• Frame: What is the framework where the negotiation takes place? (the break through point that the customers doesn’t know and the customers breaking point that I don’t know)
  • Strategy/Tactic: What would be your strategy (there are competitive strategies and collaborative strategies. Competitive is: I win and you lose or we both lose but you lose more. Collaborative is about I lose to make you win or win-win)

Different negotiation styles

  • Direct: good to specify the deal and to close a deal
  • Evasive: good if  you need to put pressure but not too much (make somebody wait).
  • Consensus: trying to find a deal using “conditioning argument”. “I can reduce price if you can… “. This is good in very opened projects.
  • Transactional: good characteristic if you need to bargain
  • Integrator: this is the one than transmits the win-win feeling. This is a good characteristic if you need to create long-term customer relationship

How to create the elevator pitch – storytelling

How do you catch attention? How do you convince a customer about your fantastic product? How do you present “something” in one minute. These are some easy steps to set up your elevator pitch, your argumentation.

Structure of an elevator pitch

Who am I? Introduce yourself by name (this creates a feeling of talking person-to-person, proximity) and explain what you are expert on (why they should listen). You need to transmit that you talk with knowledge about the area, that you are a person worth listening to.
A good start: “Hi, my name is X and I’m expert in…”

What? You need to explain, clearly what you have discovered/found. What is the “news”?
A good start: We have discovered/detected…(what is the novelty) that makes it possible to…/changes/satisfies…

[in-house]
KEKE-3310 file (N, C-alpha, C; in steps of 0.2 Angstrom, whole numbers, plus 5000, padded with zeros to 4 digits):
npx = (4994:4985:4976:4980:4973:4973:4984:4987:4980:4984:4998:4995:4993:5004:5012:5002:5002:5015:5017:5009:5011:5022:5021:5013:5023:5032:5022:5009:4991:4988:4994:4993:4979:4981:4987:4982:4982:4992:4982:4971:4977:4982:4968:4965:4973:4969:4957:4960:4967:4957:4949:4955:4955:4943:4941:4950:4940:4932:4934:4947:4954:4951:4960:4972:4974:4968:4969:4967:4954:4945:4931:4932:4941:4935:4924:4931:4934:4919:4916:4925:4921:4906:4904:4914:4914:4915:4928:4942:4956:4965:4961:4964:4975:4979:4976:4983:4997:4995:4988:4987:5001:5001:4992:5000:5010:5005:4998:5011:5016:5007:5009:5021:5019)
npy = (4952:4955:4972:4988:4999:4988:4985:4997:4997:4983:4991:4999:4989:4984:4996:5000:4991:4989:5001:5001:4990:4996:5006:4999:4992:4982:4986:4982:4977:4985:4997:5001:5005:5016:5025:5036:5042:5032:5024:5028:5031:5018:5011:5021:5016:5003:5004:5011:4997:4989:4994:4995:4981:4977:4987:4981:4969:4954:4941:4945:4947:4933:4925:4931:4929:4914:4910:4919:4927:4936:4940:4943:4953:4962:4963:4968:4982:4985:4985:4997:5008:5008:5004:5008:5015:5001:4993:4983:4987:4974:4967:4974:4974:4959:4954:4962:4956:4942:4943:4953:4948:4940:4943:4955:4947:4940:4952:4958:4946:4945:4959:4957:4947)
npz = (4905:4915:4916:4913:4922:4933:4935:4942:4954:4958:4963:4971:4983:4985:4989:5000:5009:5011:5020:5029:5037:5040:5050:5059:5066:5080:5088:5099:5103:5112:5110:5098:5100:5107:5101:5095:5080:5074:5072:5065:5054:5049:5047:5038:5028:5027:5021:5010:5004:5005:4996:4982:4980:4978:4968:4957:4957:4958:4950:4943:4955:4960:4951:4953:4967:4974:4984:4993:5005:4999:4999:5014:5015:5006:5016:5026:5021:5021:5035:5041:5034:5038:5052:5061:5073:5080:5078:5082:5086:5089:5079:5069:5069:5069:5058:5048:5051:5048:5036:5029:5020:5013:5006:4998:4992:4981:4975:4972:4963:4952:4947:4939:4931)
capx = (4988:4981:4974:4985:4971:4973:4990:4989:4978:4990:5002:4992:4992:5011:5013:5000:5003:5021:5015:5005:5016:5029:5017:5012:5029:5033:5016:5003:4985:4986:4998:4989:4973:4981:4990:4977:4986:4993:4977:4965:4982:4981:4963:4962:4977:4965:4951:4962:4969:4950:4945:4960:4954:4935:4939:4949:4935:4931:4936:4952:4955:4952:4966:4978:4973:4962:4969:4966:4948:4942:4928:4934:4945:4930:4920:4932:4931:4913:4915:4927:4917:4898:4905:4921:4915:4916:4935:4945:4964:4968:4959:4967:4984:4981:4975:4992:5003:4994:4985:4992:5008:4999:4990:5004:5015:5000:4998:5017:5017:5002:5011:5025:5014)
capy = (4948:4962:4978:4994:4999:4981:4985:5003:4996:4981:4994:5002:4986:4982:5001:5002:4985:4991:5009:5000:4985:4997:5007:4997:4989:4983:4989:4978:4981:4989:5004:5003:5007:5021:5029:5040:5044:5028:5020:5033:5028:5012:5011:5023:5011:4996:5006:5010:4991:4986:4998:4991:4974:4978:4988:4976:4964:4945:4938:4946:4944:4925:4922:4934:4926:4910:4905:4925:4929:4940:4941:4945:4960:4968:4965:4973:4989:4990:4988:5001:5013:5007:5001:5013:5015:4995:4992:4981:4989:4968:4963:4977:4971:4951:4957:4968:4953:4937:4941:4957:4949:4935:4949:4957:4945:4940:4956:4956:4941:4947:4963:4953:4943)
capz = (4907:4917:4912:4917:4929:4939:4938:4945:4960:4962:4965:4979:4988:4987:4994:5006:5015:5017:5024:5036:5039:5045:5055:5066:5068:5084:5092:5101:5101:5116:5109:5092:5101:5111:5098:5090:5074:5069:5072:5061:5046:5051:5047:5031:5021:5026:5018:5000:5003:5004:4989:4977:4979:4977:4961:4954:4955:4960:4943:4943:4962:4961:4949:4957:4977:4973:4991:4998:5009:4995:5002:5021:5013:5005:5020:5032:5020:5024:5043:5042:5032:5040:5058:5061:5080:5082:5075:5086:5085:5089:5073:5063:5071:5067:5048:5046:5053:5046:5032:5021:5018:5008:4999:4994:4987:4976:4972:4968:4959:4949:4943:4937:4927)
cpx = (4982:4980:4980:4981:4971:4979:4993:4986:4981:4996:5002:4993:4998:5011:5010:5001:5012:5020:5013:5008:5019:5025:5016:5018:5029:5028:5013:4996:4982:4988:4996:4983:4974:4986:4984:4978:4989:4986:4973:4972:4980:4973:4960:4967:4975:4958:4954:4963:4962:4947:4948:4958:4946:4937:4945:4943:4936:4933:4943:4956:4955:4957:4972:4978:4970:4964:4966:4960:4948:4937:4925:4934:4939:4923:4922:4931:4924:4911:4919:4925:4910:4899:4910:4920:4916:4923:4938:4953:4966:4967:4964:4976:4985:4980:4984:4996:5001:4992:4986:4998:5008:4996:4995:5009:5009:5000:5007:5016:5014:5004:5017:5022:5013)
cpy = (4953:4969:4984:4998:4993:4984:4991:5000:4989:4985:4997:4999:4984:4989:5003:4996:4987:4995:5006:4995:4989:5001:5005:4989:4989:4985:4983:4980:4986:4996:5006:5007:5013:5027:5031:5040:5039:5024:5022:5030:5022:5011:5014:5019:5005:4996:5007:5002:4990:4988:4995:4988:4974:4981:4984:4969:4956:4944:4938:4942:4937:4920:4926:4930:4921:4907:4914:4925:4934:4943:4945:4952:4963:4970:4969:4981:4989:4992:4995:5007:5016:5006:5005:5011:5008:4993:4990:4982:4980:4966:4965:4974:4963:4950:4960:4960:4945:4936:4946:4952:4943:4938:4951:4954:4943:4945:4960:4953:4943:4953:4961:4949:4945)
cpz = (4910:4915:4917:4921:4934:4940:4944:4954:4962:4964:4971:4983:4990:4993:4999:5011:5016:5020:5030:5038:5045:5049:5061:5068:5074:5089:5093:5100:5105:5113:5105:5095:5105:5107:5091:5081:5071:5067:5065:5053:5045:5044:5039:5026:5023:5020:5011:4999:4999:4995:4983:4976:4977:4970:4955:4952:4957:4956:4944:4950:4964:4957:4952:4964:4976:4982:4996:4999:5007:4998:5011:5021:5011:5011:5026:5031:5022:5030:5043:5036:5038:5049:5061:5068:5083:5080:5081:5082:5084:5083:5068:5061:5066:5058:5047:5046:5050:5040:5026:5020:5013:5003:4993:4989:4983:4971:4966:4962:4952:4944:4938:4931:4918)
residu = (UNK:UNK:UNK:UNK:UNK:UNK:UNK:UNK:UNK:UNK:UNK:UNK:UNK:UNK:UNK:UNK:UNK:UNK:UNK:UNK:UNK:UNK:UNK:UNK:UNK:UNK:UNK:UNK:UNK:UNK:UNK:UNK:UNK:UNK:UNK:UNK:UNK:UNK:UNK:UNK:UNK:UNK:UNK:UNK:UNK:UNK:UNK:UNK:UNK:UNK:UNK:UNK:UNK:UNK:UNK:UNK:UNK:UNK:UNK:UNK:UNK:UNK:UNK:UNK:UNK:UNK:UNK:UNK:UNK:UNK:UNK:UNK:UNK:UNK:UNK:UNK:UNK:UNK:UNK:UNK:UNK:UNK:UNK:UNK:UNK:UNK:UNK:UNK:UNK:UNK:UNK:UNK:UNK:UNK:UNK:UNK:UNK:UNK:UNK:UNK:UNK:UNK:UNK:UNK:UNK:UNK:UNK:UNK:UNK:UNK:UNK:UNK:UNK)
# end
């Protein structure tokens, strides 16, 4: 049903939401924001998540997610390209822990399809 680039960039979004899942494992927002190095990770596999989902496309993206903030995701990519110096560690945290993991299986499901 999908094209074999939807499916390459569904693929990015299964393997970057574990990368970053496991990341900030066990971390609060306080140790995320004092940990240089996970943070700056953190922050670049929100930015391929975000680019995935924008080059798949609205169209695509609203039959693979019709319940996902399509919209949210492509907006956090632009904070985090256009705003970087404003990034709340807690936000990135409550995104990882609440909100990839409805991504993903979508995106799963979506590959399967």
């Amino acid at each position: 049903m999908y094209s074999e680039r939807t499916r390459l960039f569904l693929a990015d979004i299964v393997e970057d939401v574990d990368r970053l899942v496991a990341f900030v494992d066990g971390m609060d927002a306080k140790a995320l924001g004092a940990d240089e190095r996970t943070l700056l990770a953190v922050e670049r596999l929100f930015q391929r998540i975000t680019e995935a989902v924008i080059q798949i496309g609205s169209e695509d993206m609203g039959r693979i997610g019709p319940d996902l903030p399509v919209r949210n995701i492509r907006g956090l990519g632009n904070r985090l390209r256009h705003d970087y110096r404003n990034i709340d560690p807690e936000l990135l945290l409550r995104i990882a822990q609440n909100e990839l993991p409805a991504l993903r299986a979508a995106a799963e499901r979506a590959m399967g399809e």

Why? The customers want this because they are tired of/they are not able to
A good start: We believe that the customer want this because…

Note that there is a difference in-between
– need = “I’m aware of what I lack, I`m shorte on but know that I am short on this”
– lack = “I`m not aware of what I lack”

The argumentation is different in these two different cases. What is your product covering?

Who? Companies/the customers is xx and will perceive this service/product as a way to…
A good start: Companies like yours/companies will perceive this as…

For what? What will the customer use this for, in what cases, in what situation, for what.
A good start: The users will use this to ….

What makes us different? the difference of this service/product (compared with the competitors) is that it…Don’t forget to put emphasis (again if needed) on the key benefits of this product/service
A good start: We believe that the customer will perceive this service as better because it…

Steps when talking about your project

When you present a new project/sell your service/product:

  • The first 3 minutes are “why, what, for whom for what reason”. Make sure that the issue/problem of the opportunity is mentioned, who is the target etc). This is to catch attention and to set the scene. 55% of the introduction and catching of the attention is the gesticulation, 38% is tone of voice, speed etc.  (10-15%)
  • How will you do this. First you need to present the conclusion (the goodies), the result. Then you explain how  you came to this conclusion. (75%)
  • For what (the benefit) what can I gain, what you will do (10-15%). The “closure” repeat the conclusion for why and the benefits.

 

Recommending a new blog

My friend and professional in the area of Digital Marketing has launched his new blog: www.josecomerma.com It is one of those places I recommend you to visit (yes, I know it is in Spanish but use Chrome translator and your problem is solved). It will be interesting tho see the development of this blog as it talks about areas related to Digital Marketing: a continuously developing area with new techniques but based on the Marketing basics.

Jose starts to talk about applications and how to create loyal customers with help of apps to trigger impulsive shopping behavior.